Diamond DA42-L360: Lycoming Reborn

When Thielerts diesel engines tanked, Diamond needed a hurry-up option for new buyers and beached diesel owners. The L360 delivers.

When Diamond was hard into its certification of the DA42 Twin Star in 2005, it knew it was taking a big chance on the untried Thielert 1.7 diesel engines. But it also hedged its bets by running a near parallel certification effort of the same airplane fitted with Lycomings angle-valve IO-360, a we’ll proven powerplant. It back-burnered the Lycoming project once it appeared that the diesel engines were both preferred and were gaining ground in the market.

It now appears as though the Lycoming hedge is paying off, by necessity. As is we’ll known by now, the Thielert diesels turned out to have a spotty service record at best, a disastrous one at worst. The engine required numerous periodic replacement parts-mainly gearboxes and clutches-but also lots of unscheduled (and expensive) maintenance that all but tanked the 1.7 diesels as serious contenders.

Diamond DA42-L360

As we go to press this month, Diamond is finishing certification details on the resurrected Lycoming project under its new version of the airplane, the DA42-L360. (The trade name Twin Star has been dropped because of a trademark dispute with a helicopter manufacturer.) The Lycomings will be offered as an option in place of the newly certified Austro AE300, which Diamond also brought to fruition by launching a company just for that purpose. The new engines will be available for both new aircraft and owners of existing Thielert diesel models who may wish to convert. (We suspect many will.)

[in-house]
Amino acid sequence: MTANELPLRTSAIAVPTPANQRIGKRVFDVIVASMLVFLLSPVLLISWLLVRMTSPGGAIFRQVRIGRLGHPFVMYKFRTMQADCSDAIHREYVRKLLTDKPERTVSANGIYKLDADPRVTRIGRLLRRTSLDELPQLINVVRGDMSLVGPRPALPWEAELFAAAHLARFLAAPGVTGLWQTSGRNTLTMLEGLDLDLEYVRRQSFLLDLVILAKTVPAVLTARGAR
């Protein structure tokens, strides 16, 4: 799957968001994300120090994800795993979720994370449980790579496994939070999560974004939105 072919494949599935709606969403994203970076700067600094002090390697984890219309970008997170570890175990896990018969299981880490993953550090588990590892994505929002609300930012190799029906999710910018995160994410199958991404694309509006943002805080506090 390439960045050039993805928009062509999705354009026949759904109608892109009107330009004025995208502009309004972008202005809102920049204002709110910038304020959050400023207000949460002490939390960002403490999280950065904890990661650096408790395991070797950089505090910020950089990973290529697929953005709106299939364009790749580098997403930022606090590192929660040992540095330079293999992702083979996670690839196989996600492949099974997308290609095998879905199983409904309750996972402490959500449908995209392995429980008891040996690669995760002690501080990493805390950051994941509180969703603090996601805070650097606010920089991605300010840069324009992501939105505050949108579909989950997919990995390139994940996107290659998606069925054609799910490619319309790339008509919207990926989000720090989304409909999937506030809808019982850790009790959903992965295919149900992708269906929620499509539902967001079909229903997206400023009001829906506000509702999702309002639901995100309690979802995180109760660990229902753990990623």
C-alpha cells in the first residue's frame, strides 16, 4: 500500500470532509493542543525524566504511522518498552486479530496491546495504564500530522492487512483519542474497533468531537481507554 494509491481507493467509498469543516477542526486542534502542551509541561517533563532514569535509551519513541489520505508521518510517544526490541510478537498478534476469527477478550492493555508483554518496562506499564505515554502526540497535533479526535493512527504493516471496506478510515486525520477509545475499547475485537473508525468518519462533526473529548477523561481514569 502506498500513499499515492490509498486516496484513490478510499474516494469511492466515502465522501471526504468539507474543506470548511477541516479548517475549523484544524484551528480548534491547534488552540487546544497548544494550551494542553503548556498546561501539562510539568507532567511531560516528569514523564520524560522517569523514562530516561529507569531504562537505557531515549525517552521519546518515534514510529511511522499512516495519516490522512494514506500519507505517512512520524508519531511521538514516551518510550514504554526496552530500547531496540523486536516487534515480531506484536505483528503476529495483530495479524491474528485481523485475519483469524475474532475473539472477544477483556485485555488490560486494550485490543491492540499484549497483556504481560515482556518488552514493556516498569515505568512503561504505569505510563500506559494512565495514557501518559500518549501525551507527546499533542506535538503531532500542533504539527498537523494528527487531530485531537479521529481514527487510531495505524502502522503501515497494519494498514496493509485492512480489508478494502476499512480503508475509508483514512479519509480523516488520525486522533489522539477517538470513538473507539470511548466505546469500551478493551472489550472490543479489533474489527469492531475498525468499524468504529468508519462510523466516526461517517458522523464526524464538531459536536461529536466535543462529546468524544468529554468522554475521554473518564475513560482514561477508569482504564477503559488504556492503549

Fish or Fowl?

Diamond would prefer that the L360 be compared with other twins in the training market, namely Pipers Seminole, the only real competition. We see the point, but we also maintain that this comparison simply wont fly, at least for our purposes. Thats because the original DA42 was born as a Thielert diesel-powered airplane. Just as the airplane was developed for the diesel, its also true that if the Thielert engines hadnt done so poorly in the field, the Lycoming version of the airplane wouldnt exist.

Response to the diesel was so strong in 2005 that Diamond saw no need to continue with the Lycoming version. There was no interest in it in Europe and even in the U.S., where you can hardly find, much less buy, an automotive diesel, interest was also flat. Still, Diamond knew that the 180-HP Lycs were a good match for the DA42.

Fully dressed, the gasoline engines are about 50 pounds lighter than the Thielert diesels and the installation is accordingly simpler. There’s no plumbing for a cooling system, no FADEC and its associated wiring, no gearbox and no backup battery. Lycoming four-bangers are what theyve always been: Gray lumps of rotating parts that turn out torque.

With the original DA42 as the starting point, the Lycomings are attached to the same firewall, albeit through a Dynafocal mount rather than the four-point mount

Diamond DA42-L360